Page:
Thursday, December 08, 2011

Where the steel rails never end

I took this picture earlier this week on the platform of London's Via Rail station. It's a jewel of a facility whose construction began the transformation of the city's once-derelict downtown - well, it's still kinda derelict, but we'll leave that discussion for another day - and has been a regular backdrop to our family's adventures.

It was a dimly lit early morning, mixed with the kind of grey, snow-tinged dampness that signals winter's impending arrival. I had just walked my mom to the train and, as has become my habit, was standing on the platform waiting for the train to leave. I don't know why I do this, but I feel funny just turning around and walking away. My mom, bless her, had taken a seat on the other side of the train and had no idea I was there, but that's not the point - it made me feel better to be there, so I stayed.

It didn't take long for the platform to empty out, and soon enough I was standing completely alone. It was a strangely peaceful moment to be in a place of such transition, so close to to many who were going so far, yet still wrapped in near-absolute silence. Soon enough I'd be back in the car on my way to another busy day, but for now I wanted to remember what it felt like to deliberately put the world on hold for a bit.

Your turn: Being alone. Please discuss.

One more thing: What does this really grainy pic from my smartphone have to do with "seeing red"? The rail lights way beyond the end of the tunnel were what first attracted my attention. Squint hard and you'll see 'em. Click here to share your own red or reddish view of the world.


Tabor said...

This photo really captures that feeling...and haven't we all been there? Life is moving on and we are briefly being left behind. It kind of feels like the air being sucked out of a room, at least, until we take a deep breath and then a step in the other direction.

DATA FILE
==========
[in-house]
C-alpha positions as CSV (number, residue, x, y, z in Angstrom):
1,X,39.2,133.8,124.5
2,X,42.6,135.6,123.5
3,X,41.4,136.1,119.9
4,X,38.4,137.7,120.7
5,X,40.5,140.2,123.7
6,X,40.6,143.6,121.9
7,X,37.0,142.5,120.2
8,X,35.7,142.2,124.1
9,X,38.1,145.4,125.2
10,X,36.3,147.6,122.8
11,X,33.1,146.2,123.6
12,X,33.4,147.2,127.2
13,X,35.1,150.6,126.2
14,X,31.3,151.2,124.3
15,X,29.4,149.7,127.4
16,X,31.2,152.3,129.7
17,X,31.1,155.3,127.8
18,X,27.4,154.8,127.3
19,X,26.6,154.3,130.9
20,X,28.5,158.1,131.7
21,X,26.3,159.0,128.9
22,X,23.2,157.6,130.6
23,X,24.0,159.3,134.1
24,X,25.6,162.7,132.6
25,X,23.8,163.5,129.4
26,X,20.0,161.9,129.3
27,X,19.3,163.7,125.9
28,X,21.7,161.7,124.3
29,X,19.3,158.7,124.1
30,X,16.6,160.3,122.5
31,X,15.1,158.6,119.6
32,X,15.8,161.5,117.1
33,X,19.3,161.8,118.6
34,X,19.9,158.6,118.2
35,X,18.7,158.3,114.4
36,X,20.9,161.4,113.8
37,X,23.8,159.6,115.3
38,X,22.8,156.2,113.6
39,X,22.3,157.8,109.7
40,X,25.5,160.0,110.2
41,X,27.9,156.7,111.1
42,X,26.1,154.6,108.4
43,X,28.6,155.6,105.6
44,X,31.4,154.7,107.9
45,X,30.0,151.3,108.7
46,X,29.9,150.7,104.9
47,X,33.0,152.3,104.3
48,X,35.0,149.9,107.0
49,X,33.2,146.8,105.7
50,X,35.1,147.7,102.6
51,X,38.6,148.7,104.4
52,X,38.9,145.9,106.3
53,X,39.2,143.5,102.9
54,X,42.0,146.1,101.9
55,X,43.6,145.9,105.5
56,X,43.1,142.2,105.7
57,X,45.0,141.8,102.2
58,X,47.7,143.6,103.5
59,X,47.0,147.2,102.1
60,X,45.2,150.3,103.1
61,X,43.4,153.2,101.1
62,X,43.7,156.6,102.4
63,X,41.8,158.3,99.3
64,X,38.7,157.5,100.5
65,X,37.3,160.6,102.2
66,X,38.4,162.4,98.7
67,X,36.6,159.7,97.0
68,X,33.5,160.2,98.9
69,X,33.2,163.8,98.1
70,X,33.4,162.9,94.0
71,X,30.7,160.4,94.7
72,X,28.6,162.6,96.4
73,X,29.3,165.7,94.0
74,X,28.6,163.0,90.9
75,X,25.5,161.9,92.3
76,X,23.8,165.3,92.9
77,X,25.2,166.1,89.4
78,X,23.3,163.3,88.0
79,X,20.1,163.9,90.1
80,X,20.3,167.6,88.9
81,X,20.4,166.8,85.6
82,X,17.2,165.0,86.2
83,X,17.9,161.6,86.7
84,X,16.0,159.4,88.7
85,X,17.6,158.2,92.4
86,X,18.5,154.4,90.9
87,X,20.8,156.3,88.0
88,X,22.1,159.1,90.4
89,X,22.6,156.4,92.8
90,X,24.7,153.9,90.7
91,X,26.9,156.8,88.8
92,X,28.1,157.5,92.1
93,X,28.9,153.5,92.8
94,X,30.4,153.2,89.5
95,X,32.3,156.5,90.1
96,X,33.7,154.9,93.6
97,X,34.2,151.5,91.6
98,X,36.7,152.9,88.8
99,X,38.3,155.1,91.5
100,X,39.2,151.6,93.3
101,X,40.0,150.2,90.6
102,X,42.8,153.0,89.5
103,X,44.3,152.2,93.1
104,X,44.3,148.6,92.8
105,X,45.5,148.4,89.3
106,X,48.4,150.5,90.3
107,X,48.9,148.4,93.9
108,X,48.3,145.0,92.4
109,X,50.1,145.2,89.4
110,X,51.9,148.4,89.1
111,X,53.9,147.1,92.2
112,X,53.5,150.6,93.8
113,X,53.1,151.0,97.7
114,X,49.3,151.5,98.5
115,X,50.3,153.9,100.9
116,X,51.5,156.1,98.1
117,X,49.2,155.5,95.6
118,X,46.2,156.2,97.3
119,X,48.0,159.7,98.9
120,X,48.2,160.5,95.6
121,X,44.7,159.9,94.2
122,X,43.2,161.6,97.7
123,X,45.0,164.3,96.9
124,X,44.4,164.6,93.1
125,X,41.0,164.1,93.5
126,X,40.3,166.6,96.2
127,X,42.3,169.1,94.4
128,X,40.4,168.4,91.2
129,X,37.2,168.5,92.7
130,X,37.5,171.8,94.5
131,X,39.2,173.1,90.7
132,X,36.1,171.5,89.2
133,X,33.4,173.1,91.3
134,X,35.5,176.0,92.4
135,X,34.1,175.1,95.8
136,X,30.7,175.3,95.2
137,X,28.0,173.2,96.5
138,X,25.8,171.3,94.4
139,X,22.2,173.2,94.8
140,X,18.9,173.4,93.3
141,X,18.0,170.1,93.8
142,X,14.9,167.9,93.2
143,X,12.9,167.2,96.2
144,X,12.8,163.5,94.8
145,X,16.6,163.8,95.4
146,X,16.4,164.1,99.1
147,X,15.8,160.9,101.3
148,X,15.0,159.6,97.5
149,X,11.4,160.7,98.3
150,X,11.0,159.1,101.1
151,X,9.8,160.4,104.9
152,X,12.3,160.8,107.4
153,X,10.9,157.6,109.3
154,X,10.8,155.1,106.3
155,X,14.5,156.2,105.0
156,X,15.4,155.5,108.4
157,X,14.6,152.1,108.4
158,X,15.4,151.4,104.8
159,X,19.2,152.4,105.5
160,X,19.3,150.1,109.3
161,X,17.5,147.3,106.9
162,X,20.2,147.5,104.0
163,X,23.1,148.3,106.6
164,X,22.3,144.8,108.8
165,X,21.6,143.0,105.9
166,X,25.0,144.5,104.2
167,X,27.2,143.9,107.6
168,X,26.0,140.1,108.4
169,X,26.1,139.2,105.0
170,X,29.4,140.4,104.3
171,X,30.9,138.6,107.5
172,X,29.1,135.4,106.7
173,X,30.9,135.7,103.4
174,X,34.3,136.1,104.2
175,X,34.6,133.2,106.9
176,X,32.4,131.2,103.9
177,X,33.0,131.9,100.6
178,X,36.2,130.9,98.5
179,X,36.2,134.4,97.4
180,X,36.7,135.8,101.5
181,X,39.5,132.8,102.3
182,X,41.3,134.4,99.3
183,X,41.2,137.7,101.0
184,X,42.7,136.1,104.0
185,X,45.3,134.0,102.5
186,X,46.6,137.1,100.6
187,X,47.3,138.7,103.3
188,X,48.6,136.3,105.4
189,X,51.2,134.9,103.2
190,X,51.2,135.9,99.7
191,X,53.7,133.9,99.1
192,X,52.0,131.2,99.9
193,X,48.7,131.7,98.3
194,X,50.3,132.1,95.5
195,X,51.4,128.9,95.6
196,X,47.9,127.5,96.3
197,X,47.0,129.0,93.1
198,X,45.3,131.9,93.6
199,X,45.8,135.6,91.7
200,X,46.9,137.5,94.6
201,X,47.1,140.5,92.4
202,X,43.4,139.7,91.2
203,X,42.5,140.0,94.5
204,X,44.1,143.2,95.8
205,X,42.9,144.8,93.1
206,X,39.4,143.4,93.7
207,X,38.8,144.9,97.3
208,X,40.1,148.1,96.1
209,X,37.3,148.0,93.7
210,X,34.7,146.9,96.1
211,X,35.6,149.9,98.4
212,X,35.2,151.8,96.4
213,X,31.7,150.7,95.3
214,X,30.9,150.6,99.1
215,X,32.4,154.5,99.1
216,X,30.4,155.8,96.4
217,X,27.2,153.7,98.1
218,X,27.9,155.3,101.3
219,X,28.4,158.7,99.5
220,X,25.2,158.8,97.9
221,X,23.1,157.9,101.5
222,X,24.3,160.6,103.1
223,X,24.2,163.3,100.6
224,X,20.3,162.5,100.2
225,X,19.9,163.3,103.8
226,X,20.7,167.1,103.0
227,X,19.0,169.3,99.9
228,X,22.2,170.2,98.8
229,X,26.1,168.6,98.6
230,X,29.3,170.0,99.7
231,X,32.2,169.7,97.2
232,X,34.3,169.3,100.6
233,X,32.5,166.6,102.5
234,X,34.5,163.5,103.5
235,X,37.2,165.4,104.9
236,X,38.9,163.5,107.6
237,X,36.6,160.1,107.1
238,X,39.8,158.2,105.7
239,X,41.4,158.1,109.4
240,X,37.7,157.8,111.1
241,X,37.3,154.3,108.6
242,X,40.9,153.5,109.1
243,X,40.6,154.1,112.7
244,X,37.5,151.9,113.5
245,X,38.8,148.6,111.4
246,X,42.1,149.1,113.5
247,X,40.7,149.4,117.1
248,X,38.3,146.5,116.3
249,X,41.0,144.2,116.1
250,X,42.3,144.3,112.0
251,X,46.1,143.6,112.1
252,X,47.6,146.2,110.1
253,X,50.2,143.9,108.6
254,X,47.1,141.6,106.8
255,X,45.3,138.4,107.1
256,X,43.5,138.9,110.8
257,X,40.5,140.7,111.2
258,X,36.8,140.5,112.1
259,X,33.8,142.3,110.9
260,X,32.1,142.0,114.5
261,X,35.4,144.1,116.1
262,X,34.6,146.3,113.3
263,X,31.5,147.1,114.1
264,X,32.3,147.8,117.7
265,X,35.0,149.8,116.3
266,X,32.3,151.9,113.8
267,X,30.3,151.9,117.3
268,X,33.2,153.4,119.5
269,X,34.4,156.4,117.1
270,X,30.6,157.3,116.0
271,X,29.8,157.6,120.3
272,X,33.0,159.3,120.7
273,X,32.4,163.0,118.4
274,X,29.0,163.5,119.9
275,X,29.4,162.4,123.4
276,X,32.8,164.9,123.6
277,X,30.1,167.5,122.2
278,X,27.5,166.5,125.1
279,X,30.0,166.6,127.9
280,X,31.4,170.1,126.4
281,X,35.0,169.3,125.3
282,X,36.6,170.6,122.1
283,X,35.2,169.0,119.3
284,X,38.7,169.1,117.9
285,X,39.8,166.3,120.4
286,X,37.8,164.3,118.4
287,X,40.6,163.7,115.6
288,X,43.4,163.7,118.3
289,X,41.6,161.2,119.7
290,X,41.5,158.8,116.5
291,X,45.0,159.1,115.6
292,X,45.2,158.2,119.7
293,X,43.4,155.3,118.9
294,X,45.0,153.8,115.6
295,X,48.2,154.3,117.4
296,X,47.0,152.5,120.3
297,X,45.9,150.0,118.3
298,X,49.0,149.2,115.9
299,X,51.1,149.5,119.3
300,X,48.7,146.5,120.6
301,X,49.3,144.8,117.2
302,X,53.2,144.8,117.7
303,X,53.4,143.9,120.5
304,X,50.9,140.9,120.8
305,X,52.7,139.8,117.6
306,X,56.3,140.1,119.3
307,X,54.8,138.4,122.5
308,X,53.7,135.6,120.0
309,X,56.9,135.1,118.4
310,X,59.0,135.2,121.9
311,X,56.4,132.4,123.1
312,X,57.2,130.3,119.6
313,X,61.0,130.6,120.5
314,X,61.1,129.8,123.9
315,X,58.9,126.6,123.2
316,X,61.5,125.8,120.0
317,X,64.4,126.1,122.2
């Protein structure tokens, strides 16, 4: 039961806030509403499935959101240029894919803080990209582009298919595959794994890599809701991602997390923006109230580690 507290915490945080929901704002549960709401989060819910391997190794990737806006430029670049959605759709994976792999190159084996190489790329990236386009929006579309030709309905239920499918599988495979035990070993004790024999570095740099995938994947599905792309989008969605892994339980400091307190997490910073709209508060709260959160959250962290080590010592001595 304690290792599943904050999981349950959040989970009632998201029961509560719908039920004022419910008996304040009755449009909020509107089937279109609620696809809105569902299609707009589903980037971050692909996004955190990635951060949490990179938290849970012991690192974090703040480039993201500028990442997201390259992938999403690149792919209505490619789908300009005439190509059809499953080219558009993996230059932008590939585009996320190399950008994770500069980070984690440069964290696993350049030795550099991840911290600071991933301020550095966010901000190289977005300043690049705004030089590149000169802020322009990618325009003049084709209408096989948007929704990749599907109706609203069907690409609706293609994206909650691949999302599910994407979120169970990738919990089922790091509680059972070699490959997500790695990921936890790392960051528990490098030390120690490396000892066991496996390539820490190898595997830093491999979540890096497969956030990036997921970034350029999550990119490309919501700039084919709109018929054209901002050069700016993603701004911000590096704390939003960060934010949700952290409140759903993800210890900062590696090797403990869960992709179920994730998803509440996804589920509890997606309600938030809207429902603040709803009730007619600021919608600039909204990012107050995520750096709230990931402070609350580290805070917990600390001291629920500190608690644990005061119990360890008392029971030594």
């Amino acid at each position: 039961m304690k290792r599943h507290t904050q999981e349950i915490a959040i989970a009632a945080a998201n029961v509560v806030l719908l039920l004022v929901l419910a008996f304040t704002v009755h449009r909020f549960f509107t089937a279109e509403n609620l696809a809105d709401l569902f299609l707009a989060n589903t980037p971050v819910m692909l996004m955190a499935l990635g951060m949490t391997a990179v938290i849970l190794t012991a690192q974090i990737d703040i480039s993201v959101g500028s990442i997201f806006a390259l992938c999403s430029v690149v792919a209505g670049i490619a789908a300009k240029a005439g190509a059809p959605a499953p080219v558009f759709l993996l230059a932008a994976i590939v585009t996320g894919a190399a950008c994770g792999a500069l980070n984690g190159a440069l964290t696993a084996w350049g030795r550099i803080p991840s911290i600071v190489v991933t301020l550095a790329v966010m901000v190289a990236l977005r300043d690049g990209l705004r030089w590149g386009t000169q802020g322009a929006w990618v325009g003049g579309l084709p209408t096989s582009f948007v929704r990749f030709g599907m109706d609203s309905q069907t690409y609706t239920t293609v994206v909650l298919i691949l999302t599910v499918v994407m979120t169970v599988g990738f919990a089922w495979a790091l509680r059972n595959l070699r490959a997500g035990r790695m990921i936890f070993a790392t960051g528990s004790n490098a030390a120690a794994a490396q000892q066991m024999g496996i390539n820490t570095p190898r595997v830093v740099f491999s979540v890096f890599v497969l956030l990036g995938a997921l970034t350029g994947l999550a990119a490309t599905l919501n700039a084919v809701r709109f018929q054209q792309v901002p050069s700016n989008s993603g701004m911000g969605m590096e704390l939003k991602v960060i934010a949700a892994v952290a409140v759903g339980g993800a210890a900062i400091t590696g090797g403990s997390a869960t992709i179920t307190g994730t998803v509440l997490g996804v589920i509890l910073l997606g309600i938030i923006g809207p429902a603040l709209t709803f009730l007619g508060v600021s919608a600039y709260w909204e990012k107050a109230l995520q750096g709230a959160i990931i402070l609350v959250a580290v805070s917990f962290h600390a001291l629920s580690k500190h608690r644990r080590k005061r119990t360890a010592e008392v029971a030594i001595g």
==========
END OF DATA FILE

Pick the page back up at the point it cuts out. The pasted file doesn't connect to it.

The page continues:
Dawn said...

I understand the feeling of it being strange to turn around and walk away before the other leaves.

I feel as though I am standing right there.
Alone is time to truly breathe. If only for a moment- before the day scurries on. I truly cherish the moments where time stands still...the moments I am alone.

Kalei's Best Friend said...

I completely understand why you felt a bit strange turning after your mom had boarded... I would get that feeling whenever I would drop someone off at the airport... for me its a feeling of them going and not seeing them, even tho we can talk on the phone and we know we will see them again...

Anonymous said...

I'd like some alone time that doesn't involve cleaning the kitchen!
So sweet of you to wait until your mom's train had left.

young-eclectic-encounters said...

What a wonderful expressive photo. I used to wait at the airport and watch the plane leave while my daughter left for school but with secutity the way it is now; it's really pointless; but I still can't leave till she is safely inside.
With having 6 kids alone time was a rarity for many years (I have a daughter who was 20 when she realized it was the first time she was alone in the house and it spooked her) but now being an almost empty nester I am enjoying the solitude.